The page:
The study warrants further exploration if there is a relationship between diabetes, obesity and liver cancer so that researchers can look at the problem from the standpoint of prevention, said Ramirez, who also is a professor of epidemiology and biostatistics in the Health Science Center’s School of Medicine and associate director of health disparities at the Health Science Center’s Cancer Therapy & Research Center.
“Both obesity and diabetes are preventable and/or treatable,” she said, “so reducing obesity and diabetes may be an important for lowering Latinos’ risk for liver cancer, too.”
A few days ago a large group of minority health coalitions, doctors and elected officials celebrated the third anniversary of Houston’s successful smoking ban urging Houstonians “to see their doctors and put down their cigarettes for good.”
“Smoke Free for 3,” a campaign lead by the Hispanic Health Coalition, Asian American Health Coalition, African American Health Coalition, Native American Health Coalition, and Houston Communities for Safe Indoor Air (HCSIA), recognized the City of Houston’s leadership and success in creating more smoke free workplaces and public spaces effective Sept. 1, 2007.
However, despite the success in public policies, smoking continues to be a significant personal health issue for many Houstonians, particularly for minority communities.
According to the National Health Interview Survey (NHIS) of adults ages 18 and older 32.4% of American Indians currently smoke, compared to 22.0% of Whites, 21.3% of African-Americans, 15.8% of Hispanics, and 9.9% of Asian-Americans. About 3.2 million Texans are smokers.
Latinos who are interested in quitting smoking should call 1-877-YES-QUIT and check out the bilingual Buena Vida health magazine, developed by the Institute for Health Promotion Research (IHPR) at the UT Health Science Center at San Antonio, the team behind SaludToday. The magazine tells the stories of five Latinos and why and how they quit smoking.
The IHPR also conducted a needs assessment and GIS analysis of establishments that contributed to the adoption of San Antonio’s new smoke-free ordinance last month that goes into effect Aug. 19, 2011.
San Antonio had been considered the last major Texas city without a comprehensive smoke-free ordinance.
Get all the key facts on Latino smoking from the American Lung Association.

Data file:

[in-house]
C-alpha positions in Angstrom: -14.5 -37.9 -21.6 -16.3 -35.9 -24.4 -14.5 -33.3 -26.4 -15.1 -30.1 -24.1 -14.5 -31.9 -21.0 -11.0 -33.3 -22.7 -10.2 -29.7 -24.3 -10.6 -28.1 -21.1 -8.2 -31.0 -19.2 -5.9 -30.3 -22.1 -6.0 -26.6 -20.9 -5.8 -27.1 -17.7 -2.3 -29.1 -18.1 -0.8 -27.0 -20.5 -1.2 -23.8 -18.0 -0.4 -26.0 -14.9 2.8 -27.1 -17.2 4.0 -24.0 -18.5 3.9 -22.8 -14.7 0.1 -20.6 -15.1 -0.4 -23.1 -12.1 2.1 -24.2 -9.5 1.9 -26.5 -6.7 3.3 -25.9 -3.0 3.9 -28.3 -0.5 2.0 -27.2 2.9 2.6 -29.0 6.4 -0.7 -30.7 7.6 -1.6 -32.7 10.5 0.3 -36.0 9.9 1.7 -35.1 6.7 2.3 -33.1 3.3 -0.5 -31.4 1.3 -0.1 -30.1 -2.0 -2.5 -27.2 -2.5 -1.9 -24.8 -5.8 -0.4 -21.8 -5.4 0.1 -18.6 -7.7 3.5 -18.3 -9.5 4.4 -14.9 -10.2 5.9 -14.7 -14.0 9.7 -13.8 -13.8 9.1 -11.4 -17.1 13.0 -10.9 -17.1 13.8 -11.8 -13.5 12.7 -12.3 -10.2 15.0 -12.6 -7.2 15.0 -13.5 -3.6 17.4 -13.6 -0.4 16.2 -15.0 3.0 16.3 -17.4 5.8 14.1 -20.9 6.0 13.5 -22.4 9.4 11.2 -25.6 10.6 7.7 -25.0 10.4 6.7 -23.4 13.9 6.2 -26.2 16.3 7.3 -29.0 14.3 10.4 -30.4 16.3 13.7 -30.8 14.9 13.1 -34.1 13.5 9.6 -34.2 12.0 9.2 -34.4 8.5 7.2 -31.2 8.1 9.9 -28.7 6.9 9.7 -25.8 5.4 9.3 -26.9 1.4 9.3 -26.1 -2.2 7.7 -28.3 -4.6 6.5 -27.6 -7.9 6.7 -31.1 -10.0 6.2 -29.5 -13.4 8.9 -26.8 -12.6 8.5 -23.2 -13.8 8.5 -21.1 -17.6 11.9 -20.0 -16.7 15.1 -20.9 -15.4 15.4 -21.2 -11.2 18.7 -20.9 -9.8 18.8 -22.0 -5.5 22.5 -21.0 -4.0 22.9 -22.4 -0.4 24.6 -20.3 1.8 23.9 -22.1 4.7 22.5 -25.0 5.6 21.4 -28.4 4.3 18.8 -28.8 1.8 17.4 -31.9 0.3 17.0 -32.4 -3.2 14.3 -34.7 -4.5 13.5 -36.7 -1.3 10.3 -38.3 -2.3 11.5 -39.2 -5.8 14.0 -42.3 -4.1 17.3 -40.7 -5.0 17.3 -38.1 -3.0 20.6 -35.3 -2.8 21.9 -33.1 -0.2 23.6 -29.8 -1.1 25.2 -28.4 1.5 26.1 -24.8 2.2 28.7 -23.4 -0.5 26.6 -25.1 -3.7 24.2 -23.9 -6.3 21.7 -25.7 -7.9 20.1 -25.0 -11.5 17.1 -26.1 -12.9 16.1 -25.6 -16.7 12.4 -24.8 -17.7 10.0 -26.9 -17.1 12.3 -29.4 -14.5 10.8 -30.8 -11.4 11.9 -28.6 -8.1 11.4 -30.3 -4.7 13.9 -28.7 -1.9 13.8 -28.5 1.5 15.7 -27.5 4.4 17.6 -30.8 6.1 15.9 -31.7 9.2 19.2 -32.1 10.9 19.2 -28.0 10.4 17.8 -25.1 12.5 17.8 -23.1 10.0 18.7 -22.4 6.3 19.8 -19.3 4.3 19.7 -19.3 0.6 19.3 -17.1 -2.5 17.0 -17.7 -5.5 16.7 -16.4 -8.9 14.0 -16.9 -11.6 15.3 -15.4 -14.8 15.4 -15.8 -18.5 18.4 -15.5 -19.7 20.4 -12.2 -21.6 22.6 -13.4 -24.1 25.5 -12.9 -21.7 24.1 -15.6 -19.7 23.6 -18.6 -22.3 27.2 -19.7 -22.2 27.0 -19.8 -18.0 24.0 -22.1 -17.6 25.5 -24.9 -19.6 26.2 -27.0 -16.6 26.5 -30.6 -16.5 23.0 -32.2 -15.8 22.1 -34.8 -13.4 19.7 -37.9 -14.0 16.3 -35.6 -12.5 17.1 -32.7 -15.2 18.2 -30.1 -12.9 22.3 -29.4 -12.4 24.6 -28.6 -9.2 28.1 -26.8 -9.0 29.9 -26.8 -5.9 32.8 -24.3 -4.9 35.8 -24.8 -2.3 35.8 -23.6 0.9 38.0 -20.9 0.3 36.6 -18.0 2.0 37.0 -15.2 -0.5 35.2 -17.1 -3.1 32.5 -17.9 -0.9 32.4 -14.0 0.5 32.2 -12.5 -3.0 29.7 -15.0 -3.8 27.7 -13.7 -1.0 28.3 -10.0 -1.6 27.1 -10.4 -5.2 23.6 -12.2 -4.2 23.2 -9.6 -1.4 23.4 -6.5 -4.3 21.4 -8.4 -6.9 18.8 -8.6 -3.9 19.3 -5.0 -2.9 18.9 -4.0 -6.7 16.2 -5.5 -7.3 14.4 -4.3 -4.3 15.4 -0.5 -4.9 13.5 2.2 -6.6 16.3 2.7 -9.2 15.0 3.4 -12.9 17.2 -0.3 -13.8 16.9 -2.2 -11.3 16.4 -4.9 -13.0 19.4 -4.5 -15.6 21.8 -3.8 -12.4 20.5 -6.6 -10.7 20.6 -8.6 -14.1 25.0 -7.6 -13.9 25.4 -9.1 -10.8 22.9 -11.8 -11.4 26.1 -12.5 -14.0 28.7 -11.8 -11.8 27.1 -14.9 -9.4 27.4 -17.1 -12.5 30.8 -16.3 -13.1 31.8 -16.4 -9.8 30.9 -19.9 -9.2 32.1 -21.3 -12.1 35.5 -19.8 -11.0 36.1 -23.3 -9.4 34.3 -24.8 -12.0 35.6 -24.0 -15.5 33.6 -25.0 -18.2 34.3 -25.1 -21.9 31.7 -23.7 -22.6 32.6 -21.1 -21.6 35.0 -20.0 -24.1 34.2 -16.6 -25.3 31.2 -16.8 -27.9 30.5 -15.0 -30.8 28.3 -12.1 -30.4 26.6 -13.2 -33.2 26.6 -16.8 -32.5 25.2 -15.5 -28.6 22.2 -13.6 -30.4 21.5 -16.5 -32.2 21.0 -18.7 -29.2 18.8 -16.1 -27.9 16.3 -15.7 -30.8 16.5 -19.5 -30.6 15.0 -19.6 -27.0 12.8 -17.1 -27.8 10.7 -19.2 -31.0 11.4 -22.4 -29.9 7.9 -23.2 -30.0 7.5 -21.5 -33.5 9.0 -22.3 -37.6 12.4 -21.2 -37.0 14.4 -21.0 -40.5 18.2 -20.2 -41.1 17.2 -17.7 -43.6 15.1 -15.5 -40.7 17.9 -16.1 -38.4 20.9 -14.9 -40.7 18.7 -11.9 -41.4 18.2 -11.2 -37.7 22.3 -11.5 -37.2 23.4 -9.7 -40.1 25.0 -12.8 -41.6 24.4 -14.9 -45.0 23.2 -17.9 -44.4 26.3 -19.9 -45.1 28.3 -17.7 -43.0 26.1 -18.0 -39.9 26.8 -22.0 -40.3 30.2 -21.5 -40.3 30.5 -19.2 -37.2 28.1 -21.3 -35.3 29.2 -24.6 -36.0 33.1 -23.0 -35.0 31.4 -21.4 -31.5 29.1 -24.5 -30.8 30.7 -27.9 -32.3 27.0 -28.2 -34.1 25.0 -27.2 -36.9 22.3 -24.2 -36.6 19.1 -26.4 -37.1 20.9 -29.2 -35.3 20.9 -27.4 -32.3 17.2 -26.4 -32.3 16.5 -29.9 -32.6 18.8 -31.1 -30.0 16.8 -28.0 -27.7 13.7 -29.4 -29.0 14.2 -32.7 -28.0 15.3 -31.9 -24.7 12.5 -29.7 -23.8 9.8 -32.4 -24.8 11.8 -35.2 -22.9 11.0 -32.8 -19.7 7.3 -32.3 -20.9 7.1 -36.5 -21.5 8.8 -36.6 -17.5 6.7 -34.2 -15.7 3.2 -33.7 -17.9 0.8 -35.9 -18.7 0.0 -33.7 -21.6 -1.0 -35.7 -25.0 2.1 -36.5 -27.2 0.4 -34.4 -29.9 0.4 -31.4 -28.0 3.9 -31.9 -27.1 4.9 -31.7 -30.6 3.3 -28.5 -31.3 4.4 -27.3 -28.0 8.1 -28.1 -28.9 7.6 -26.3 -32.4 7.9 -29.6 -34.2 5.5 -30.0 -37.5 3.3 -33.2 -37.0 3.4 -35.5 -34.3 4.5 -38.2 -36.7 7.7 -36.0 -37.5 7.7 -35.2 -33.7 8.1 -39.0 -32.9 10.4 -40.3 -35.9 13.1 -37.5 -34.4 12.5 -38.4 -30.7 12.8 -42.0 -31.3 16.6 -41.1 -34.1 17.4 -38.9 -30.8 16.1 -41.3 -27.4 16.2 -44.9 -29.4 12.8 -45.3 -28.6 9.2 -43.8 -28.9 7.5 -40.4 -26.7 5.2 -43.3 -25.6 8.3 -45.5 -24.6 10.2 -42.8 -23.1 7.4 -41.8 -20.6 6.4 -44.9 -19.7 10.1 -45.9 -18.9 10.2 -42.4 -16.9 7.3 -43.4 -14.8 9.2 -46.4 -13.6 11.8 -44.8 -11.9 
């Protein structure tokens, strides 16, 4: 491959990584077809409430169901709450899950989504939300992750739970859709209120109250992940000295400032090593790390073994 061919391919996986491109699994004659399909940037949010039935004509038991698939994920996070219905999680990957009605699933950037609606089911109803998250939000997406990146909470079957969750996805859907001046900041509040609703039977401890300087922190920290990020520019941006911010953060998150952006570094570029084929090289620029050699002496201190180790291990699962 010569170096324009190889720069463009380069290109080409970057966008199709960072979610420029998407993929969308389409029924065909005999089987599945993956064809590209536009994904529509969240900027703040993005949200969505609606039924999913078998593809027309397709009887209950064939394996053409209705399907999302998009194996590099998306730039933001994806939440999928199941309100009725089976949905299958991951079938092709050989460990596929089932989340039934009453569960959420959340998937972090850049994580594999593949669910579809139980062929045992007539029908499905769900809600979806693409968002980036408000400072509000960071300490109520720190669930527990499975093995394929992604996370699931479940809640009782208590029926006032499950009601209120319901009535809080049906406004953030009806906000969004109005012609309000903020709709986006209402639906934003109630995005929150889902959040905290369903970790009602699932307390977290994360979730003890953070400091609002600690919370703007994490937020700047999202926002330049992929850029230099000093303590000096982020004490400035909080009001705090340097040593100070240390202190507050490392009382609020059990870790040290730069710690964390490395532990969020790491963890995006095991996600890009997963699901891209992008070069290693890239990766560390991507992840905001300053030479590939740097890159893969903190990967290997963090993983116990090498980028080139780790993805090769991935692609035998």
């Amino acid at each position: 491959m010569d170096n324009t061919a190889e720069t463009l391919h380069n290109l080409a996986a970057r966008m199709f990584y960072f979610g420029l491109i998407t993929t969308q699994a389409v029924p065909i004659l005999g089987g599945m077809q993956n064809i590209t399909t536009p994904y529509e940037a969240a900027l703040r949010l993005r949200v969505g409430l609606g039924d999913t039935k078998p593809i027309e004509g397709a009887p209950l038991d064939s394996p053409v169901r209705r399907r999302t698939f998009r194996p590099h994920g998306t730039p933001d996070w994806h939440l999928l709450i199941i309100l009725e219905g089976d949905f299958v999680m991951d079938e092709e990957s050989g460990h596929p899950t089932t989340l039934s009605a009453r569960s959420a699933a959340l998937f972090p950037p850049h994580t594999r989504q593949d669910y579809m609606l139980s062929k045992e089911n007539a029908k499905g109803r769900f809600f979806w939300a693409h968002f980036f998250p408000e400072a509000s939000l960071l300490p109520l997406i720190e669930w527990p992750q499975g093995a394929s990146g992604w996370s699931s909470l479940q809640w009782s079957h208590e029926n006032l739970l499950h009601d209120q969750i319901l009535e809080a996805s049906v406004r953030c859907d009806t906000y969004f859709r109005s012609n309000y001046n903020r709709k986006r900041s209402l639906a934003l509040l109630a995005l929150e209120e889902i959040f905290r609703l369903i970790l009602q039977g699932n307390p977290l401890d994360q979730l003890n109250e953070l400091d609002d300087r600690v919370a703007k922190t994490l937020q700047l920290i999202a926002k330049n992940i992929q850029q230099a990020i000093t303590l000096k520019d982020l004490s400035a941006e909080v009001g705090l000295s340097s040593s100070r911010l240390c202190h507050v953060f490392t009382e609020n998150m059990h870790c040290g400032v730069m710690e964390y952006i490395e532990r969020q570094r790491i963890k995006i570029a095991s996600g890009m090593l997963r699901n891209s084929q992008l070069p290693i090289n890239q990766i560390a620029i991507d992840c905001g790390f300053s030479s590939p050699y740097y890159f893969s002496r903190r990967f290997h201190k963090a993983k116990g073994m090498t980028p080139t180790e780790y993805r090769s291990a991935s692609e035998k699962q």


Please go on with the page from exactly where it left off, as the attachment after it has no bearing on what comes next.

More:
And if you’re a Latino who is thinking about quitting smoking, be sure to check out the Buena Vida health magazine in English or Spanish that tells the stories of five Latinos and how they kicked the habit and what it meant for their lives. The Institute for Health Promotion Research at the UT Health Science Center at San Antonio, the team behind Salud Today, produced the magazine and other tobacco prevention materials.
There is good news: The Institute for Health Promotion Research (IHPR), the team behind SaludToday, has developed ¡Buena Vida! A Guide to Help You Quit Smoking. The booklet offers binlingual info, tools and tips for quitting smoking, and tells the stories of Latinos who have quit, like Estefanía Villareal (at right).
Read the booklet in English.
Read the booklet in Spanish.
Find out more about the IHPR’s materials to help Latinos quit smoking. Call 877-YES-QUIT in Texas for specific, personalized help to quit smoking.
Cigarette Smoke Jolts Hundreds of Genes (from San Antonio Study of Mainly Mexican-American Population)0
A new study shows lighting up a cigarette changes a person’s gene activity across the body, a possible clue as to why smoking affects overall health—from heart disease to combating infections, LiveScience reports.
A research team from Australia and San Antonio, Texas, analyzed white blood cell samples of 1,240 mainly Mexican-American people, ages 16-94, who were participating in the San Antonio Family Heart Study.
They found that the 297 self-identified smokers in the group were more likely to have unusual patterns of “gene expression” related to tumor development, inflammation, virus elimination, cell death and more. A gene is expressed when it codes for a protein that then instructs, or kick-starts, a process in the body.
The study found cigarette smoke could alter the level of expression of 323 genes.
“On some levels, we were surprised by the extent of the influence exposure to cigarette smoke had on gene expression, especially considering we used such a simple measure of smoke exposure: smoker or non-smoker,” lead author Jac Charlesworth, a research fellow at the Menzies Research Institute Tasmania in Australia, told LiveScience.